This is particularly important for many of the Hyperscale Data Centers because they tend to be placed in more remote locations, where local long-term wind climate records may not be readily available. However, accurately determining the local design wind speeds for Hyperscale Data Centers is vital for understanding risk, and maintaining the level of resiliency required for these Mission Critical facilities.
On the other hand, applying a design wind speed that is too conservative can significantly increase construction costs and delay construction schedules for this fast-growing and time critical industry.
Webinar Topic #3: Defining Site Specific Design Wind Speeds for Hyperscale Data Centers
Dates: Dec. 1st @ 4:30 p.m. MST
Dec. 3rd @ 8:30 a.m. MST
This webinar will focus on:
• The process involved in developing site specific design wind speeds
• Consideration of the probability and strength of hurricanes, tornados, thunderstorms, and other synoptic wind patterns
• Local influences on wind speeds such as vegetation and topography
The webinar will provide background on large scale atmospheric circulation, local thermally driven wind patterns and the characteristics of the atmospheric boundary layer. Methodologies to account for changes in local terrain and vegetation will be discussed to transfer measured wind climate data collected at nearby airports to the specific site location for the Data Center.
Results from these assessments provide the design team with the Mean Return Interval (MRI) for the various wind events so that the proper level of resiliency can be designed into the structure and exterior equipment.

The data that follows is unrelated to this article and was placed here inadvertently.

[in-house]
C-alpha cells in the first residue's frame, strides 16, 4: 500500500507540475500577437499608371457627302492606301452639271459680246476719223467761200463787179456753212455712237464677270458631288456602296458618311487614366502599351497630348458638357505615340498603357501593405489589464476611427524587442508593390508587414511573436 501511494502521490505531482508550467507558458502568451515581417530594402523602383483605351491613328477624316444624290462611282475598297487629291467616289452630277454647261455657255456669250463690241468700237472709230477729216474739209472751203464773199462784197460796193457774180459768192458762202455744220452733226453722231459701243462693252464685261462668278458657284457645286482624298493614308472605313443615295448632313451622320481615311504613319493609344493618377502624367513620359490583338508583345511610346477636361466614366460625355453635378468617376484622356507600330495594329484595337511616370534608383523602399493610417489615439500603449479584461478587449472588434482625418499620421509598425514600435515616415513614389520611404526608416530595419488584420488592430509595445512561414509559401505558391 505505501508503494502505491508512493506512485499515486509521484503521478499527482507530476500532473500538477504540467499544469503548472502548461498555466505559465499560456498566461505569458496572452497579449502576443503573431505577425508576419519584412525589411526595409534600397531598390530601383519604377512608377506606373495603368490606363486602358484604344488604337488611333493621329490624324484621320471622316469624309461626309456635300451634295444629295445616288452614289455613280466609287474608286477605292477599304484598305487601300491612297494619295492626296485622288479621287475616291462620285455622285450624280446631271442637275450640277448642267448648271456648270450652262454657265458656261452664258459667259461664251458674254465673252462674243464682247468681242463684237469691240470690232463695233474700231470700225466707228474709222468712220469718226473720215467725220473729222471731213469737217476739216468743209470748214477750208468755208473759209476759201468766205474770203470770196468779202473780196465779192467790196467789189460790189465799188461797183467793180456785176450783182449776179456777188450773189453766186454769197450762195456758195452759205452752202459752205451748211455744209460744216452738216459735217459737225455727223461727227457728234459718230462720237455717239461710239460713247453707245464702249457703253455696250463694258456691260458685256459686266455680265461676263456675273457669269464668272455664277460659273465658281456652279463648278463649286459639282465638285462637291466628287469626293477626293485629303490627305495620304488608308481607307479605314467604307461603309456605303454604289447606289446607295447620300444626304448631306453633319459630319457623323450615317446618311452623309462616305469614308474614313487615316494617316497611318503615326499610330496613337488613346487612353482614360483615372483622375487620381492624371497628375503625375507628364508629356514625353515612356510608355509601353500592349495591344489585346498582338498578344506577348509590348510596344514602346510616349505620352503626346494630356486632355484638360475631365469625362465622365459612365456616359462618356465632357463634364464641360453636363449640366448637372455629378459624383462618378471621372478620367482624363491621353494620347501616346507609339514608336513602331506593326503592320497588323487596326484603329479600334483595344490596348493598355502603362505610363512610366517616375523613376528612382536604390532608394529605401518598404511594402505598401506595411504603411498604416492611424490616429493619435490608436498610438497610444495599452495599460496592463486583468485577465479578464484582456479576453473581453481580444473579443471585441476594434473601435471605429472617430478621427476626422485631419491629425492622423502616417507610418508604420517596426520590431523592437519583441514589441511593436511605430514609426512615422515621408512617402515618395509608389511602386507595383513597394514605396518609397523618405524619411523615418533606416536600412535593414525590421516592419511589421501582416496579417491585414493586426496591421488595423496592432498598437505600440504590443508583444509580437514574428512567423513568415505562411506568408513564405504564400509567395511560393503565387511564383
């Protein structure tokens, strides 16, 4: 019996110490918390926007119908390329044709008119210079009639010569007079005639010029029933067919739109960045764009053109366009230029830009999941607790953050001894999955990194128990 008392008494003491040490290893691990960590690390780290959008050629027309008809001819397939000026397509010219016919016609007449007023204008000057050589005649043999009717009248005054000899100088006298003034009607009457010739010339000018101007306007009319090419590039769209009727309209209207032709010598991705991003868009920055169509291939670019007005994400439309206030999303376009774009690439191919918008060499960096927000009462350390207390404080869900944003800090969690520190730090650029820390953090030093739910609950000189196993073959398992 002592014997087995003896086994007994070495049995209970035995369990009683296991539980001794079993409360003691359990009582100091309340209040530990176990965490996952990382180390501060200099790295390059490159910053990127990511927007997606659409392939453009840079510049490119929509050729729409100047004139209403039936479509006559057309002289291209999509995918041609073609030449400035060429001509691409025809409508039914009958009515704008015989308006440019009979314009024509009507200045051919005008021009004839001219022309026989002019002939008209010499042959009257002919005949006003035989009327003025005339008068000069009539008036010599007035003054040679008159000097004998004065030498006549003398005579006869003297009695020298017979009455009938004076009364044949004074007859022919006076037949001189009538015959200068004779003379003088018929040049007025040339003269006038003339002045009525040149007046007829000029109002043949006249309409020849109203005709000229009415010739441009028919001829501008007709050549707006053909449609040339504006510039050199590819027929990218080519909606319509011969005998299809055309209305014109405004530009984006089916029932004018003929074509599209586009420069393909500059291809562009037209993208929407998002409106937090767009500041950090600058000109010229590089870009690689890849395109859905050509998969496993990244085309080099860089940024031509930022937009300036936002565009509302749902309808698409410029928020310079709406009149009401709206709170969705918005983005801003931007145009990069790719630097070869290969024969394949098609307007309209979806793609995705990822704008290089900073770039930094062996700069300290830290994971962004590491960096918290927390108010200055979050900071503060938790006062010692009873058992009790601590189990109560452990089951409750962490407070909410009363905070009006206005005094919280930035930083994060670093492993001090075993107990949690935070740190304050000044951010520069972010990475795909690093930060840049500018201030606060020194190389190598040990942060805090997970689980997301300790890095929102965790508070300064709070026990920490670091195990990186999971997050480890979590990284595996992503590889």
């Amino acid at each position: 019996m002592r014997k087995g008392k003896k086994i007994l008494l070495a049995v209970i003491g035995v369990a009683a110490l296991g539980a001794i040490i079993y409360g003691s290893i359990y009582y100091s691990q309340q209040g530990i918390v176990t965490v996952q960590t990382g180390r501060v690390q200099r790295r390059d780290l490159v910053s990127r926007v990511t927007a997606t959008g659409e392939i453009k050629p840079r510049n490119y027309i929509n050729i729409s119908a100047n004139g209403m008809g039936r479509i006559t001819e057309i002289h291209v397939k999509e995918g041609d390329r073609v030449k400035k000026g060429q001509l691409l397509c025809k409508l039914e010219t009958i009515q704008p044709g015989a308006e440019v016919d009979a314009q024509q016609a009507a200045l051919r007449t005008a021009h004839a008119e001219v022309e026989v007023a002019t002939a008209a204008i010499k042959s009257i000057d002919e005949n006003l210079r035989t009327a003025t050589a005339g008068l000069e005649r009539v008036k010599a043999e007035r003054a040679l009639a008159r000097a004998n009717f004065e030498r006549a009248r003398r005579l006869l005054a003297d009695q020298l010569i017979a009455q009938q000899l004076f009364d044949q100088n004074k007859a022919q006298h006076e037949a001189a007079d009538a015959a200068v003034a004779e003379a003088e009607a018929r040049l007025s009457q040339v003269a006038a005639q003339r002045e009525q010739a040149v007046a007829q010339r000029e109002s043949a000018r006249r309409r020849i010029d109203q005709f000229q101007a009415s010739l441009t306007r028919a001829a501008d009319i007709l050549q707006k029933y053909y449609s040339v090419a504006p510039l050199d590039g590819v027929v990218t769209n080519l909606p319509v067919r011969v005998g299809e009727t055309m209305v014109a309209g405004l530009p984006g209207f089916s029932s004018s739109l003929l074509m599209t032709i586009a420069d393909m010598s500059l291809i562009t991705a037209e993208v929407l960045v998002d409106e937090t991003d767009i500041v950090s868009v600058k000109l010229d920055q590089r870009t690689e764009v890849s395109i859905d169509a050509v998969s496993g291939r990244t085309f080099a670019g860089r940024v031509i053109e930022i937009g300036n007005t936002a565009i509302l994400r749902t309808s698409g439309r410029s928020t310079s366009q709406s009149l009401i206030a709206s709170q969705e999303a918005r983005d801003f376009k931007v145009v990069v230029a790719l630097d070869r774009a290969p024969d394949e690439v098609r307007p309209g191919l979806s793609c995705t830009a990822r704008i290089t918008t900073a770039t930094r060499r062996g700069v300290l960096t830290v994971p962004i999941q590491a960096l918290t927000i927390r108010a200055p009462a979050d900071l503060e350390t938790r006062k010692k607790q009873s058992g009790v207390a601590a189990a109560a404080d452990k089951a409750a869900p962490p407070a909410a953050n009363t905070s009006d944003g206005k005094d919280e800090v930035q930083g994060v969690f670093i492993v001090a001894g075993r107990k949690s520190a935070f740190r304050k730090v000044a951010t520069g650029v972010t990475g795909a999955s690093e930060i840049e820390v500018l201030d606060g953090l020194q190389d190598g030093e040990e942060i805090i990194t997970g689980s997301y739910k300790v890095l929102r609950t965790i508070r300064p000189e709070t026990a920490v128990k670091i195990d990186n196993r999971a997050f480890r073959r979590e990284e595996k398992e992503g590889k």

To attend, register here
If you would like more information on Wind Engineering of Hyperscale Data Centers, please email: firstname.lastname@example.org.
Associate Principle Anke Beyer-Lout joined CPP in 2008 as an atmospheric scientist. Using her Master’s degree in Meteorology from the Pennsylvania State University to its fullest, she is currently heading CPP’s outdoor comfort group. Throughout her career she has performed numerous wind-tunnel and numerical studies to assess local outdoor comfort, air quality, and snow impacts. She has been instrumental in developing procedures for conducting site-specific meteorological data assessments.
CPP Principal and technical expert Brad C. Cochran will bring to each webinar his 25 years of experience conducting wind tunnel, analytical, and Computational Fluid Dynamic modeling for laboratory, hospital, and Data Center ventilation design.
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For more information about CPP and the history of wind engineering, click here to visit our blog.